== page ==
Getting a Grip on the AMA Guides

Getting a Grip on the AMA Guides subscribers can link to the cases cited below.

Subsequent to the passage of SB 899 in California, permanent disability is determined by using the American Medical Association’s Guides to the Evaluation of Permanent Impairment, Fifth Edition (AMA Guides). The AMA Guides are very specific as to the methodology the physician is supposed to follow in determining the appropriate Whole Person Impairment (WPI) for a given case.

However, despite the specificity provided for by the AMA Guides, there are a number of uncertainties inherent to the AMA Guides that require clarification. One area of uncertainty, and an area that has been increasingly subject to litigation, is where can an evaluating physician include the loss of grip strength in determining the appropriate WPI? Recently, two panels of commissioners with the California Workers’ Compensation Appeals Board (WCAB) addressed different aspects of this grip strength loss issue.

In Tran v. Cong Tran, 2012 Cal. Wrk. Comp. P.D. LEXIS 444, applicant, while unrepresented, received a stipulated award for a wrist fracture that did not factor in grip strength loss. The applicant subsequently became represented. Her attorney filed a petition to re-open, arguing that the initial stipulated award should have included the grip loss.

The workers’ compensation administrative law judge (WCJ) concluded that since the grip strength loss was ratable, using a strict application of the AMA Guides, the failure to include the grip strength loss at the time of the original stipulations does not constitute “good cause” for purposes of re-opening the case.

In reversing the WCJ’s denial of applicant’s petition to re-open, a panel of commissioners with the WCAB found that at the time of the prior stipulated award, it was believed that permanent disability ratings under the AMA Guides precluded a rating that did not strictly follow the express provisions of the AMA Guides. The commissioners further observed that following Almaraz/Guzman, an evaluating physician can go outside chapters specific to the body part, i.e. "the four corners," of the AMA Guides in determining impairment. Thus, even though the Panel Qualified Medical Evaluator (PQME) testified at his deposition in Tran that he was unfamiliar with the Almaraz/Guzman cases, had he applied Almaraz/Guzman so as to include the grip strength loss at the time of his original evaluation, the panel reasoned, it likely would have been followed. As such, without even paying lip service to the WCJ’s observation that a strict application of the AMA Guides did not preclude the consideration of grip loss for this particular type of injury, the commissioners found that the Almaraz/Guzman cases constituted “good cause” to re-open applicant’s prior award and awarded applicant the higher level of permanent disability.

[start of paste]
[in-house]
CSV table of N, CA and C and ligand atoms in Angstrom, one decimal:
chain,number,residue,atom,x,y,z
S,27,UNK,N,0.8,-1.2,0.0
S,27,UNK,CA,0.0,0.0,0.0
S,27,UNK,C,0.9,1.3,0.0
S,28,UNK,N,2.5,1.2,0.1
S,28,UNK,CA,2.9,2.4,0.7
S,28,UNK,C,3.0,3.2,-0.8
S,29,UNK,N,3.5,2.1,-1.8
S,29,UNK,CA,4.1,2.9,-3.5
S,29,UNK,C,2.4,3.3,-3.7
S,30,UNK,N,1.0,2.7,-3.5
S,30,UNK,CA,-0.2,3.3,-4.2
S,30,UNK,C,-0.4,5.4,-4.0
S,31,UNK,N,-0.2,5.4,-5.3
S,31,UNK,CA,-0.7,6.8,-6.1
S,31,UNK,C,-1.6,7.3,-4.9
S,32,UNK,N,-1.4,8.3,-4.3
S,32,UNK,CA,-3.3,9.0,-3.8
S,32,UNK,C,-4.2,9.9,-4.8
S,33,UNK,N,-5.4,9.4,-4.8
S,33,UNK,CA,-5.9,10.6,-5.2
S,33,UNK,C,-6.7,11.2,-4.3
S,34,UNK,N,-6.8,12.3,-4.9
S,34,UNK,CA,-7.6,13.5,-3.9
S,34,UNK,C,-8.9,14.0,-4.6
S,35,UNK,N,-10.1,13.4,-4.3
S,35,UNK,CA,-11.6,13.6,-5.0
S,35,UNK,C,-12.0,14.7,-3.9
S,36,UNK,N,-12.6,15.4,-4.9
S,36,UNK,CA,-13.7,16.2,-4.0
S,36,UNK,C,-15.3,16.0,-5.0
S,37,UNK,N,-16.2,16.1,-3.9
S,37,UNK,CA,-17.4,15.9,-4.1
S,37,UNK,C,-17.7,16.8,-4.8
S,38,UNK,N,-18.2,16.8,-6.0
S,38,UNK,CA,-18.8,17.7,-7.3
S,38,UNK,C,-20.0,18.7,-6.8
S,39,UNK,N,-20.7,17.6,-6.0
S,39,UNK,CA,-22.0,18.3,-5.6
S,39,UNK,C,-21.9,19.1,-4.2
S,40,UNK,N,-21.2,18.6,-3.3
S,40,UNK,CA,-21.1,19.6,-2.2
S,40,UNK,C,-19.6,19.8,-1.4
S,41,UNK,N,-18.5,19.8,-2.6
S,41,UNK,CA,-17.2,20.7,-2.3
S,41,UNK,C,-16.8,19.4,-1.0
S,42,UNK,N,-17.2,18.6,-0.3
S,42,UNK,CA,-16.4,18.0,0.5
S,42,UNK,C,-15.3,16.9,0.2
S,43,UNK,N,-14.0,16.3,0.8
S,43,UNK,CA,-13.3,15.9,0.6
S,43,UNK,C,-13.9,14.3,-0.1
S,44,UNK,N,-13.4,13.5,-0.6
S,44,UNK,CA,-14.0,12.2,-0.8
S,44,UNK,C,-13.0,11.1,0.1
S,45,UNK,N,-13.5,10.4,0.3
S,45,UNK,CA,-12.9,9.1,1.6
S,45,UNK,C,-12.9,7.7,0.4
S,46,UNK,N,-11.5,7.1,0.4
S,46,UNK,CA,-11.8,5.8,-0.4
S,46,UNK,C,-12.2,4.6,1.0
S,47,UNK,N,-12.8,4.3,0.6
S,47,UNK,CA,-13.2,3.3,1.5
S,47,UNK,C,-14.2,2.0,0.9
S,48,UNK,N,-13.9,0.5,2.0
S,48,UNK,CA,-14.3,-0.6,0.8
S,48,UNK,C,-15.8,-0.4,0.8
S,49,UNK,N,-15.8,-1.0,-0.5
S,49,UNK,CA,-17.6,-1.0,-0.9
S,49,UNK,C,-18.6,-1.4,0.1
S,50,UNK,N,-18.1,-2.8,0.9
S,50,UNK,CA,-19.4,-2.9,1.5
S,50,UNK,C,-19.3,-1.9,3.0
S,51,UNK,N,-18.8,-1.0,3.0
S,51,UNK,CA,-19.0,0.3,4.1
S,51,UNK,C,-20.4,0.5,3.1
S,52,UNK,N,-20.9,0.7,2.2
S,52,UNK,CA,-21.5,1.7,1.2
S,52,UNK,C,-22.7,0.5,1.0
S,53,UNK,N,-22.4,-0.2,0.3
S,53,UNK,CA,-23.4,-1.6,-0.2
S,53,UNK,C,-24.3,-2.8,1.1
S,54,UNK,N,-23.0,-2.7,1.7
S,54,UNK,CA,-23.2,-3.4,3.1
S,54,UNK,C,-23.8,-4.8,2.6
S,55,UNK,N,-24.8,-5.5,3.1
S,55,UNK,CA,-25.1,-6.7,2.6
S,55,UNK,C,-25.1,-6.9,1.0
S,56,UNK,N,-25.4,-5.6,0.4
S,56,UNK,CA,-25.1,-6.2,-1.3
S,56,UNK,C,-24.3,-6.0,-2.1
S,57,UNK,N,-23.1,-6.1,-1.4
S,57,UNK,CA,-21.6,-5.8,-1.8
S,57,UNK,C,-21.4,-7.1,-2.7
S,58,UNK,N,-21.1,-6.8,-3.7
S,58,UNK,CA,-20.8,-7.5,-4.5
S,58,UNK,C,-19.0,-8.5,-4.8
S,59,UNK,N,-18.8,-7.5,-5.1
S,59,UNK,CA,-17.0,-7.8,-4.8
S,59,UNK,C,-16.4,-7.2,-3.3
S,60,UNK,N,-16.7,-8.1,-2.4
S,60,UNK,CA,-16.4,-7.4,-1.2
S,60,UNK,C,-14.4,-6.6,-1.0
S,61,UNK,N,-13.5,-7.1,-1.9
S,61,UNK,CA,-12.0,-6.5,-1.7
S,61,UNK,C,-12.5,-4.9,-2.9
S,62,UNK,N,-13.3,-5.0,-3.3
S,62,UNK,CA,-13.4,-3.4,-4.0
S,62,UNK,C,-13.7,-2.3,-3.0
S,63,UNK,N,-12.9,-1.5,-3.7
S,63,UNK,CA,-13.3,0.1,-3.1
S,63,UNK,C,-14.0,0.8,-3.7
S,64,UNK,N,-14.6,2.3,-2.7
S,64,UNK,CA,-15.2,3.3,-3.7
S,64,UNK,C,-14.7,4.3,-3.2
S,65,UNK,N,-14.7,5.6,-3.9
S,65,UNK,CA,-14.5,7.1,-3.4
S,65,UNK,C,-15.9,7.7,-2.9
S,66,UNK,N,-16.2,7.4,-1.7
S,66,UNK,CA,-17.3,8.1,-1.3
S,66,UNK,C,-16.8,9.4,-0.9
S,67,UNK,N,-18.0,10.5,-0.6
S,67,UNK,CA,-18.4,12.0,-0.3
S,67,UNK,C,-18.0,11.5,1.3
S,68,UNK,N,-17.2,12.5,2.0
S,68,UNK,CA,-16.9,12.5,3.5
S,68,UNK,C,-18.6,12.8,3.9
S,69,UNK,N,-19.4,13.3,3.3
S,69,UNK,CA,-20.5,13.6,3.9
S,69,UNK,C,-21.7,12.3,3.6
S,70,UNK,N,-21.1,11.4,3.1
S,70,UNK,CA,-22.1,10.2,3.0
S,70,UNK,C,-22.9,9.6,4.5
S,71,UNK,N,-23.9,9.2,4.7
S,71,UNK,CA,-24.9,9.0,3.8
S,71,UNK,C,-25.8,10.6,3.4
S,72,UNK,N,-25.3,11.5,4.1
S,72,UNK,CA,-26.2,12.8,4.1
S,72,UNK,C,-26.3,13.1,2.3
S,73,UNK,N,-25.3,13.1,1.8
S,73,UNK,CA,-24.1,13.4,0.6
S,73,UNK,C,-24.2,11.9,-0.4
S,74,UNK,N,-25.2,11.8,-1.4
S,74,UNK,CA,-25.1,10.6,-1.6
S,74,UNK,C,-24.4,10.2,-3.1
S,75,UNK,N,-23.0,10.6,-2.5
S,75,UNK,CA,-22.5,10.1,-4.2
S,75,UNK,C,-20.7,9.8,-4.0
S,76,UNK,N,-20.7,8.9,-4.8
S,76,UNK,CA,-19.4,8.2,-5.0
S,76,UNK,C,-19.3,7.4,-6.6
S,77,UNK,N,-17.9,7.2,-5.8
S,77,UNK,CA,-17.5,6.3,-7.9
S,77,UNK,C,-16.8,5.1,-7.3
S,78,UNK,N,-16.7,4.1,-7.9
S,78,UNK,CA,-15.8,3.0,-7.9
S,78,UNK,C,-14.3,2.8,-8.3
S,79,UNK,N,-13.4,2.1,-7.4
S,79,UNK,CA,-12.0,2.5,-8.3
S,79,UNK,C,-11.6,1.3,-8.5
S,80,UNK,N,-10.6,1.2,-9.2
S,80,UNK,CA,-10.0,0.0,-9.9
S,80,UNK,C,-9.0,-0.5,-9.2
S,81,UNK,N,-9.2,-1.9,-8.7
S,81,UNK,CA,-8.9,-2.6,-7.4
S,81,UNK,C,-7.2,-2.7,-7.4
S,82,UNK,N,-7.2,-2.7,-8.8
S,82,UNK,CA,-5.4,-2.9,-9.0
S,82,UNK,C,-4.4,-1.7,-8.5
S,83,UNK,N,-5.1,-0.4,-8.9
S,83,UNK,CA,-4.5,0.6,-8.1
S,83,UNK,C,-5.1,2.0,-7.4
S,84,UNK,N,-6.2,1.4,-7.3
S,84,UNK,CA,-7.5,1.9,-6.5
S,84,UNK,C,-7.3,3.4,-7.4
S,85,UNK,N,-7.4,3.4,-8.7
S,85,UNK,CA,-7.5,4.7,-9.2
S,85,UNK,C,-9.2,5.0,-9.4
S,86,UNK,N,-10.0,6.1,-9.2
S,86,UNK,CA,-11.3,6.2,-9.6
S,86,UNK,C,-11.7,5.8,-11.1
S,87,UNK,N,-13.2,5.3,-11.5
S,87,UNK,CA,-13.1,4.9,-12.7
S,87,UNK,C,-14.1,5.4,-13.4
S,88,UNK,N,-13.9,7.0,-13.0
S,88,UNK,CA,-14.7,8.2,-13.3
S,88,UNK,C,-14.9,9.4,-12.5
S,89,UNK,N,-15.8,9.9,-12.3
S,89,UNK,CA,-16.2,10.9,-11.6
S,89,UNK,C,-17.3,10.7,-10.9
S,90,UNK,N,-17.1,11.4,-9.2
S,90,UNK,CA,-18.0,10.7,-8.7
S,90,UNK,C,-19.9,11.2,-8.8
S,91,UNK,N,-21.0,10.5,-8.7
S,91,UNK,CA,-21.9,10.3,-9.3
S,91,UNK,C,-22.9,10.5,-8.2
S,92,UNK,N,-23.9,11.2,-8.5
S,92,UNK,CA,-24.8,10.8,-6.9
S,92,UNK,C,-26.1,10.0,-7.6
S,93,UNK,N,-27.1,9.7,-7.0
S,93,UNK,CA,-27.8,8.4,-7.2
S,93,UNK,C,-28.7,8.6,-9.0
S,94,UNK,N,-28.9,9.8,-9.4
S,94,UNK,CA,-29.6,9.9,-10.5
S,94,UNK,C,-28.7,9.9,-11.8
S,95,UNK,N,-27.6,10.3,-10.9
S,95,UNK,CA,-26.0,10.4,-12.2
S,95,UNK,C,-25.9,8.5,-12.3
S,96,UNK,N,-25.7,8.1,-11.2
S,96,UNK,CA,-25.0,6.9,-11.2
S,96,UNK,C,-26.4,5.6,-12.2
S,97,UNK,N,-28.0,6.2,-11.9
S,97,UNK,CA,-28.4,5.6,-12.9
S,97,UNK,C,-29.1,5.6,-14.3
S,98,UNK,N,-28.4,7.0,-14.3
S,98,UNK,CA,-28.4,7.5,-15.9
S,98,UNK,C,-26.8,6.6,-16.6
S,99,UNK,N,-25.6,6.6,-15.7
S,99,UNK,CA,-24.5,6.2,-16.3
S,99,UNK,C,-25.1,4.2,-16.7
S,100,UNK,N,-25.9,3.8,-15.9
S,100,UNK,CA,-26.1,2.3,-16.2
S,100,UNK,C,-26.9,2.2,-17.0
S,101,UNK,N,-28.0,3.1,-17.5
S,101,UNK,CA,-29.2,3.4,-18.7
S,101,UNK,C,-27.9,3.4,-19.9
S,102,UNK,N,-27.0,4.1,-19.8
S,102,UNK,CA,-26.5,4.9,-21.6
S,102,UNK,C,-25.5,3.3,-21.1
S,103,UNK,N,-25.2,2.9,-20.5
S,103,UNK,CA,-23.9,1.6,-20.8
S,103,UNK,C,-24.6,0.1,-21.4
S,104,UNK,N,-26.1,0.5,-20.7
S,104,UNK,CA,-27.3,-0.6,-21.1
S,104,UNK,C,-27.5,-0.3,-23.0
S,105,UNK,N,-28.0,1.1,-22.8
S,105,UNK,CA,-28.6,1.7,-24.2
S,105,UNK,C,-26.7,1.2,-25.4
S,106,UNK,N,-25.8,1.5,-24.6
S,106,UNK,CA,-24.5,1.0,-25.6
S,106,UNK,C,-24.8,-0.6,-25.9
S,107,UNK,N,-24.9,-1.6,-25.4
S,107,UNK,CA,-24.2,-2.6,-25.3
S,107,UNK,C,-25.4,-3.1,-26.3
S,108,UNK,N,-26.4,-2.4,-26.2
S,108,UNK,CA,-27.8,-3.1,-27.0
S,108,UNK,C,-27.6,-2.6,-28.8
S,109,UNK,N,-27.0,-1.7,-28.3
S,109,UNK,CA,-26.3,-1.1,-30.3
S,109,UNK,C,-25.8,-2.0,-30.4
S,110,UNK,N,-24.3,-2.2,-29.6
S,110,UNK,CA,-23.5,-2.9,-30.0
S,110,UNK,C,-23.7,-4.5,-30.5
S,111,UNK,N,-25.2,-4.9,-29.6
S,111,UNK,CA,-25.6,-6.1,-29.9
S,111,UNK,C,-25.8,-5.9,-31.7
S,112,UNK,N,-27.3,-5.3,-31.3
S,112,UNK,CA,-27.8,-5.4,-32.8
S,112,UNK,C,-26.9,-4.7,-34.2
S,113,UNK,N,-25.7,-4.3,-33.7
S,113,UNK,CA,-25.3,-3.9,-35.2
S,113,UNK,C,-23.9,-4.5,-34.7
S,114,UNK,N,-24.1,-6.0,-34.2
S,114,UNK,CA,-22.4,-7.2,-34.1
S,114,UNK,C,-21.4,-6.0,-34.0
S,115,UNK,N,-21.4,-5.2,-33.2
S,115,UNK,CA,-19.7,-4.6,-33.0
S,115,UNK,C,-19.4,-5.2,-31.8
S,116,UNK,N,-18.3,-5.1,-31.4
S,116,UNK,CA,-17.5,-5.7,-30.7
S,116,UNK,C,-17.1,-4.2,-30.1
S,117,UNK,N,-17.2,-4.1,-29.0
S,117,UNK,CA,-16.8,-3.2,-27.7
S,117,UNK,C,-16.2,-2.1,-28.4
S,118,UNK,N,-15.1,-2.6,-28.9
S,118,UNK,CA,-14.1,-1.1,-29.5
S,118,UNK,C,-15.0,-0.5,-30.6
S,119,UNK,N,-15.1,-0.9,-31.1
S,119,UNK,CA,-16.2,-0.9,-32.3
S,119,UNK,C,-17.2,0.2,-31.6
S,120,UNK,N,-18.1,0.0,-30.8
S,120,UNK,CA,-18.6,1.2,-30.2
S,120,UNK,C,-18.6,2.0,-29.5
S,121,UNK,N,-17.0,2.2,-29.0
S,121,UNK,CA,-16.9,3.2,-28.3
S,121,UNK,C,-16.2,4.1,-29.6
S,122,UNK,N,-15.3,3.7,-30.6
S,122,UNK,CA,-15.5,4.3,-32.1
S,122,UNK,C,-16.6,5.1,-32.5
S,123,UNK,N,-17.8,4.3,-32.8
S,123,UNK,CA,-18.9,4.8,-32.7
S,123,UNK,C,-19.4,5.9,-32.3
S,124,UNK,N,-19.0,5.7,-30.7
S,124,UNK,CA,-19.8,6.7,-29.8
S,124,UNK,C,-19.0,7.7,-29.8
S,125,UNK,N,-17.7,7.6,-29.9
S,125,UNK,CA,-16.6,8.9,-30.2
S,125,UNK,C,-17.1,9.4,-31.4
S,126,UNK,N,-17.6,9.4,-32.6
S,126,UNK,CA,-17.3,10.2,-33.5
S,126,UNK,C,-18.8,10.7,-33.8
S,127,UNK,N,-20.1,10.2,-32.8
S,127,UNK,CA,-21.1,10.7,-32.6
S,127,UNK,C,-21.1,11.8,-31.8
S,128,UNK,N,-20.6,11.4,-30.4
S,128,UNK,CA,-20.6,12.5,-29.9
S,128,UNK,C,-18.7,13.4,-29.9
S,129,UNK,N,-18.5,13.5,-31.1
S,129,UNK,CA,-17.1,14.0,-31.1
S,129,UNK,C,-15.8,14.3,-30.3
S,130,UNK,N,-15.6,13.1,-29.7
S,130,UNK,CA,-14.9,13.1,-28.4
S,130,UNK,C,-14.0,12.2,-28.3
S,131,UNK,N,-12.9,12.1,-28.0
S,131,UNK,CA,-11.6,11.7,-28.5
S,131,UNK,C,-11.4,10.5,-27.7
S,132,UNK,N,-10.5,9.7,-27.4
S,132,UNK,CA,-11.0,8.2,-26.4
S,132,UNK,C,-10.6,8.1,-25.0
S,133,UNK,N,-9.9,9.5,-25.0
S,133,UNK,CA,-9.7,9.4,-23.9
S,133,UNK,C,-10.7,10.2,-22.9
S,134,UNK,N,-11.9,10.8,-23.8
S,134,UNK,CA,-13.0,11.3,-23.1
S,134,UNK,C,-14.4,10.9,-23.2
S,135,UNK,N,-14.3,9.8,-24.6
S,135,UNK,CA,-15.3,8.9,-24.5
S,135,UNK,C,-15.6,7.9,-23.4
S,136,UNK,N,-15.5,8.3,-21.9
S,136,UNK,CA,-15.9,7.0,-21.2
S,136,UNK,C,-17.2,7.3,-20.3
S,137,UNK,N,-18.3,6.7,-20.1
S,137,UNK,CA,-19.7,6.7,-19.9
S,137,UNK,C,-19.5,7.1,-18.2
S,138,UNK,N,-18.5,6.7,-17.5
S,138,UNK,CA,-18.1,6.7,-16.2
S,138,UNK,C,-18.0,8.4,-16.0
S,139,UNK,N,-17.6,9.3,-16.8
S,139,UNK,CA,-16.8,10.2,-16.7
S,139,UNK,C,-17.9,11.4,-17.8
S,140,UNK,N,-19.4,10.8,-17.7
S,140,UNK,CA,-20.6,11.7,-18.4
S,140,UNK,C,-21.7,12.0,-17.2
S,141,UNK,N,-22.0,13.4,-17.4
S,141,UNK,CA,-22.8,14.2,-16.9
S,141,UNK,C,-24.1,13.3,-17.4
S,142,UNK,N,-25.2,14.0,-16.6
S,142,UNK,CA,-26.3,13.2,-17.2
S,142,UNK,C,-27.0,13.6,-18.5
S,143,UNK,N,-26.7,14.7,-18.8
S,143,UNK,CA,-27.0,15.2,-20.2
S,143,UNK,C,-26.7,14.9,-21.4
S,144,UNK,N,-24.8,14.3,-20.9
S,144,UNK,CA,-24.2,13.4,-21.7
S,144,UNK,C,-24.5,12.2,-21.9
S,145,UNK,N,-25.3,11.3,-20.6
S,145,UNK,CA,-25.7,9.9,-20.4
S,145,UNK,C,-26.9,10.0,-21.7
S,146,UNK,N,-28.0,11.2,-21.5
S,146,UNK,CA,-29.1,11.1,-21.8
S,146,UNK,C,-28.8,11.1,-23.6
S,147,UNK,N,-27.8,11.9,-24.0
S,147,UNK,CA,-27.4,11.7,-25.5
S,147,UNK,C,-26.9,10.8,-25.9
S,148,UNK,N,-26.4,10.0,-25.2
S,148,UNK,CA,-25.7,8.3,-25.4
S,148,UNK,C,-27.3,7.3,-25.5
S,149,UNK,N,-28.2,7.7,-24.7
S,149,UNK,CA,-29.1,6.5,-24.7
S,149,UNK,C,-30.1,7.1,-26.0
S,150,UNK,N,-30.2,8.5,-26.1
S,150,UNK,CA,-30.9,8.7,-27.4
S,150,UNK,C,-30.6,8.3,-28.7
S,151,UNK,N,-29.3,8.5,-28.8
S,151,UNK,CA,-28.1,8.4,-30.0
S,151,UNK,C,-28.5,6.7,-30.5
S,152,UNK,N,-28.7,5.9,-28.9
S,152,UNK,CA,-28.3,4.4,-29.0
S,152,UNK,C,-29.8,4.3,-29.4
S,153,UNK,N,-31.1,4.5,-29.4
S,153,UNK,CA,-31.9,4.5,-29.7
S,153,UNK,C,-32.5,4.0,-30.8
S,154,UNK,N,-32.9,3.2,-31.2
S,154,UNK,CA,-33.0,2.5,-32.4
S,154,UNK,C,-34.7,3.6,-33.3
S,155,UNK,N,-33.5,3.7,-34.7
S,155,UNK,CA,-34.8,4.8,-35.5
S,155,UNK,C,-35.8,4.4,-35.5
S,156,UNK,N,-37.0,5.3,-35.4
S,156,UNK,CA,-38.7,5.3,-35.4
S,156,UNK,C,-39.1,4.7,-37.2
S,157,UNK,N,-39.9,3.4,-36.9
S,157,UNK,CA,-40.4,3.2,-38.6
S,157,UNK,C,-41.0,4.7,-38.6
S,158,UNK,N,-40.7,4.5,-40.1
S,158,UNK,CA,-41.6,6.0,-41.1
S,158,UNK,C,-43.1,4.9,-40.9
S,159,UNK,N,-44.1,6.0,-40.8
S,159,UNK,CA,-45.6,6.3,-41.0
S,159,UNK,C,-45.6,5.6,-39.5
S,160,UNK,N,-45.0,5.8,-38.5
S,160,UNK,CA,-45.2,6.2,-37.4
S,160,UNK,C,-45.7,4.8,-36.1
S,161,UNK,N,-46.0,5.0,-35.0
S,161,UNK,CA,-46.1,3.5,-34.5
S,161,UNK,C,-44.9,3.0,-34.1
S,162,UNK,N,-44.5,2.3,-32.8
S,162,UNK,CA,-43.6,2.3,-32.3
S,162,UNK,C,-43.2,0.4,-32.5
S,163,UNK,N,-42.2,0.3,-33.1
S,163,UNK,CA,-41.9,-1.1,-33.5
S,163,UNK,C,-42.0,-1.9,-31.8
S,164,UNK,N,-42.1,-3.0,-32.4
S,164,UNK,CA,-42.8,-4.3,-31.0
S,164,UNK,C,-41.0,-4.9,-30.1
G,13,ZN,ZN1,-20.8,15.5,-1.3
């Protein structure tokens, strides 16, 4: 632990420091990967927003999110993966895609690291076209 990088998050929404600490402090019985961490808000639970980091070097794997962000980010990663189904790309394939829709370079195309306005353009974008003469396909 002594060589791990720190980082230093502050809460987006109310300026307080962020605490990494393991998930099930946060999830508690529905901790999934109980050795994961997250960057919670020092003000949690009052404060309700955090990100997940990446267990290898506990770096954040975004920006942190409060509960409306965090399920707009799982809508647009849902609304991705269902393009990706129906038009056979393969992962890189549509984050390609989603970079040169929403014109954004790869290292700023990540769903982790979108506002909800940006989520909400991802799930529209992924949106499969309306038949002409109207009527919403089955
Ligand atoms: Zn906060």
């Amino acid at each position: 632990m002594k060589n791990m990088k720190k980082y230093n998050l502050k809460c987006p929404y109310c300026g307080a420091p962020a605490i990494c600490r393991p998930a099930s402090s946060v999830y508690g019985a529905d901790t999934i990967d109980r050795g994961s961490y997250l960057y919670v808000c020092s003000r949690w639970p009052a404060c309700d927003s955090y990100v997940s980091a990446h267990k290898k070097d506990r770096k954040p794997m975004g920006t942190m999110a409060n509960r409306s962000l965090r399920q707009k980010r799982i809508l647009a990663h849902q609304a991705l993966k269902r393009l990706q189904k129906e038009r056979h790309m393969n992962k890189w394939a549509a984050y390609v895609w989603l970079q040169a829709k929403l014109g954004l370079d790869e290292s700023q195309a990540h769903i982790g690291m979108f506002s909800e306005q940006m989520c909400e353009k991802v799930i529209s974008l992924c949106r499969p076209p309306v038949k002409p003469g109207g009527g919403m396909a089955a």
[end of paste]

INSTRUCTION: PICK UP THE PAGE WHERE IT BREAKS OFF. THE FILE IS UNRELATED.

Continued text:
Contrary to Tran, in Wright v. City of Los Angeles Department of Water and Power, 2012 Cal. Wrk. Comp. P.D. LEXIS 448, the commissioners adopted the decision of the WCJ, who found that “the AME's conclusions in these cases are not based on a rebuttal rating to a strict rating as allowed under City of Milpitas v. WCAB (Guzman) (2009) 74 Cal. Comp. Cases 1084”. The WCJ specifically found that the AME's use of loss of motion and loss of strength was a “strict” rating and that an evaluator can use loss of motion and loss of strength at the same time in an appropriate case (citing AMA Guides, Section 16.8a, page 508).

While Tran involved a fractured wrist and Wright involved a fractured shoulder, wrist and carpal tunnel, the question that needs clarification is: When is the inclusion of grip loss a matter of strictly applying the AMA Guides and when is it an Almaraz/Guzman question?

As referenced in Wright, the AMA Guides, page 508, Section 16.8 states that “In a rare case, if the examiner believes the individual’s loss of strength represents an impairing factor that has not been considered adequately by other methods in the Guides, the loss of strength may be rated separately”. This paragraph of the Guides concludes by stating that the loss of strength cannot be considered where decreased motion, painful conditions, deformities or loss of parts prevents maximal force during strength testing.

Accordingly, in any case involving a serious injury, or an injury that might be considered “rare” where the grip strength loss is not fully contemplated by any of the other impairments being considered, grip strength loss should be a factor of impairment considered. This, contrary to the assumptions made by the panel in Tran, is in accord with a “strict” application of the AMA Guides.

© Copyright 2012 LexisNexis. All rights reserved. This case summary will appear in a forthcoming issue of the California WCAB Noteworthy Panel Decisions Reporter (LexisNexis).

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